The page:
Here is a Birmingham Work House token shilling, which could have been issued to celebrate the King's Jubilee and the unveiling of the "Nile Victory" statue. It is possible that Kettle was the engraver, the inscription compares favourably with his from that period. So the tokens that BHM dates for the King's demise, could have been as, Fauver states, for the Jubilee.
Compare the lettering on these two, so unless there is documented proof that it is by Kempson I am sticking with Kettle.
Here is an account from 1809,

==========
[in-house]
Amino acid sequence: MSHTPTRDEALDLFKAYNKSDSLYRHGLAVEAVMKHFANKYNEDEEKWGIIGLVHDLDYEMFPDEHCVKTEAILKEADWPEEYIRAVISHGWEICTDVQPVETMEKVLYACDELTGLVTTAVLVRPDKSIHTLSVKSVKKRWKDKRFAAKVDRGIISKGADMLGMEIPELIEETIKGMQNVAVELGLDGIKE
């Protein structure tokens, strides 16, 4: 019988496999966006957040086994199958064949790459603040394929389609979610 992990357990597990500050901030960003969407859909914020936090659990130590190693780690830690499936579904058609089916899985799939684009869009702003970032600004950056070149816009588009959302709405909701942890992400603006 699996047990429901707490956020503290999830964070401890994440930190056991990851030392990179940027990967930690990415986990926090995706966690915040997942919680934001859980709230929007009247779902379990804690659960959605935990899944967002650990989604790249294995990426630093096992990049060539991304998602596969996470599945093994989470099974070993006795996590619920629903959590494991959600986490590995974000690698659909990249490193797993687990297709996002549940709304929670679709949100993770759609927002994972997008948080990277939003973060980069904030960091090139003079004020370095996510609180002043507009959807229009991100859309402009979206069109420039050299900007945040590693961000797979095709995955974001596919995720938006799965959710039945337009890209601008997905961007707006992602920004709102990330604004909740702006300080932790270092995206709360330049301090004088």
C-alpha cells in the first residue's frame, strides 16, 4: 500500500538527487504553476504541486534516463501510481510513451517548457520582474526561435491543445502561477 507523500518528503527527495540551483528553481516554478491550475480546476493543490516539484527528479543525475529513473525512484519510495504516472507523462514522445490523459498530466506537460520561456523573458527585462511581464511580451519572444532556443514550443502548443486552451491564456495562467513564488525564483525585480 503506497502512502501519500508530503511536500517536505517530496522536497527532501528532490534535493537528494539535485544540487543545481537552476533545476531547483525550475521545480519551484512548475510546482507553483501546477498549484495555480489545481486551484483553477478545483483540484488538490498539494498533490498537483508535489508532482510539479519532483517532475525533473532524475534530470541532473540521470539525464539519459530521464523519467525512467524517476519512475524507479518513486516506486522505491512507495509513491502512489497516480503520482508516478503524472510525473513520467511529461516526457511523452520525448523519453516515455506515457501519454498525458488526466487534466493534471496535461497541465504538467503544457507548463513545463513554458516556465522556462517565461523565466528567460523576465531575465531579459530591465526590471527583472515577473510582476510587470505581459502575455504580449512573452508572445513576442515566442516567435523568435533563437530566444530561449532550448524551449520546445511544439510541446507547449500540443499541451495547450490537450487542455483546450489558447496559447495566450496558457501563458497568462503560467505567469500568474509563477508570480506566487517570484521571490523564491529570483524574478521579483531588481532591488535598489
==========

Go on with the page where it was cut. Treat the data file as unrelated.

"Birmingham.—The morning was ushered in with the ringing of bells, and the shops were mostly shut throughout the town. A very general attendance took place at the different churches and chapels, and other places of worship, at the .doors of which the sum of ,£310. 3s. Id. was collected for the benefit of the podr; in addition to which, the Right Hon. Lord Dudley and Ward, with his usual liberality, presented £'25. and Heneage Legge, Esq. ,£10. After service the 4th Dragoon Guards fired three volleys in honour of the day, as did also the Handsworth Volunteer Cavalry, drawn up in the Market Place.—At three o'clock commenced the Druids' Procession, consisting of nearly 1400 members, from Lodges 17, 31, and 32, of the town, and No. 40, from Walsall, which was attended by a vast concourse of people. After proceeding round the Statue of Nelson, they attended divine service at St. Philip's Church, where an excellent and appropriate sermon was delivered by Dr. L. Booker, from the following text, 1 Pet. 2 c. 9th and 17th v. The festival was commemorated in the evening, by different dinner parties at most of the inns and public places in the town. Edward Cairns, Esq. the Low Bailiff, gave a sumptuous entertainment at the Shakspeare Tavern; amongst whom were the Members for the County, the Magistrates, Clergy, &c. &c. It is unnecessary to add that the evening was spent in the greatest loyalty and good humour.— A circumstance which added not a little to the pleasure of the day, and the beauty of the scene, was the opening to public view the celebrated Bronze Statue of the ever to be lamented hero, Viscount Nelson. Every thing was ready for submitting this statue to public inspection on the 21st, the anniversary of the glorious victory of Trafalgar, but the Committee properly conceived that it would be better to defer the eeremony till the anniversary of his Majesty's accession, in order to heighten the joy of the public, on an event so interesting to the nation. At twelve o'clock at night, on the 24th, the signal for opening the statue was given, to usher in the morning of our good King's fiftieth anniversary, and such a scene of popular eagerness was hardly ever witnessed before. Peace officers were stationed to protect the workmen, until the awnings of the scaffold immediately connected with the monument were removed, but this business was hardly a moment over, when the populace broke down every impediment, and not fewer than 5000 people present immediately gave three cheers for Nelson, and joining a fine band of music who attended on the occasion, sung "God save the King." The loyal enthusiasm of the people was not surpassed in any part of the Empire. The Local Militia, in the course of the day, formed round the statue, and fired a feu de joie. The whole of the day was marked by patriotic festivity.—The following illustration of the statue was given to the public, and it is admitted that the artist, Mr. Westmacott, has fully supported his high reputation by this work, and that it is in all respects worthy of the dignified and impressive subject.